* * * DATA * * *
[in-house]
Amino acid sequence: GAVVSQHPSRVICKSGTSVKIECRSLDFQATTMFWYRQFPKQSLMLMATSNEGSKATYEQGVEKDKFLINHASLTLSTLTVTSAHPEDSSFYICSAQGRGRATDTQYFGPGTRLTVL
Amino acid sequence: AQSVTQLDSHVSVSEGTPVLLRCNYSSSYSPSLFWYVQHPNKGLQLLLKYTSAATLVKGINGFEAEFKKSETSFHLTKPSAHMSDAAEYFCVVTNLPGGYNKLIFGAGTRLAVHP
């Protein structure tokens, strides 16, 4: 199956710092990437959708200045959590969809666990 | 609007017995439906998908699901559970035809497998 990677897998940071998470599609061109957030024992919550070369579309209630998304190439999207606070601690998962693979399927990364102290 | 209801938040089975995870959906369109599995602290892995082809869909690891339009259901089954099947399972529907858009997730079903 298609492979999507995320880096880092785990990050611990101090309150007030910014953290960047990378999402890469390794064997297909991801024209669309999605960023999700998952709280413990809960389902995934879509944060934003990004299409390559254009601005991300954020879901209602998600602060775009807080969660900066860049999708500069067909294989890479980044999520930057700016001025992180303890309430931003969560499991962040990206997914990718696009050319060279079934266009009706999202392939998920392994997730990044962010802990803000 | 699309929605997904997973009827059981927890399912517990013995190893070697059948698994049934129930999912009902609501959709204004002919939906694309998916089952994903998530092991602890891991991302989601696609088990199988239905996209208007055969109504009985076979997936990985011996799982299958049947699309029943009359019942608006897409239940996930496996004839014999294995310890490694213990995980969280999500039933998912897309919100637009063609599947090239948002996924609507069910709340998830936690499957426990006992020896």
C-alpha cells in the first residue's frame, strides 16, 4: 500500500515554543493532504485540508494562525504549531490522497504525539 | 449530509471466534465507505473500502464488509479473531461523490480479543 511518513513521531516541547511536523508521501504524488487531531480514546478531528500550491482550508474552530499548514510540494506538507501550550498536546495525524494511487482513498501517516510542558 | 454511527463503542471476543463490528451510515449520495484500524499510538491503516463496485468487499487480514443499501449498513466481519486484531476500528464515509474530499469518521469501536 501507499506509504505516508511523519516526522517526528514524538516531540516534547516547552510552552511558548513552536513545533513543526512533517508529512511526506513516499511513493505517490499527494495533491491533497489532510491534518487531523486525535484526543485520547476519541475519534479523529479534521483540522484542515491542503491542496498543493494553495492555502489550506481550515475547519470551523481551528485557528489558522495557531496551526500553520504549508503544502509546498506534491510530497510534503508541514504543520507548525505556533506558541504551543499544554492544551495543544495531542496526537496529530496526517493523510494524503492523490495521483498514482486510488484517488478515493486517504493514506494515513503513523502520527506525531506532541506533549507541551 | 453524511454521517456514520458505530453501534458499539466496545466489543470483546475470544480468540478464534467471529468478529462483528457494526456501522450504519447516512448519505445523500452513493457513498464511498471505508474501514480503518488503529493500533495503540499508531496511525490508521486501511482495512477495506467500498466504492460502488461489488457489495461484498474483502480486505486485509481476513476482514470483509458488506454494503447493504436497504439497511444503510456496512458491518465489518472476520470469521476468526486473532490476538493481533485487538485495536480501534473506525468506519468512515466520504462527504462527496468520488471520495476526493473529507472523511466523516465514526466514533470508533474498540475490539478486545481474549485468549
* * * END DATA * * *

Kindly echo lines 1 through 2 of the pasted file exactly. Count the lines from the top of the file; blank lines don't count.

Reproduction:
[in-house]
Amino acid sequence: GAVVSQHPSRVICKSGTSVKIECRSLDFQATTMFWYRQFPKQSLMLMATSNEGSKATYEQGVEKDKFLINHASLTLSTLTVTSAHPEDSSFYICSAQGRGRATDTQYFGPGTRLTVL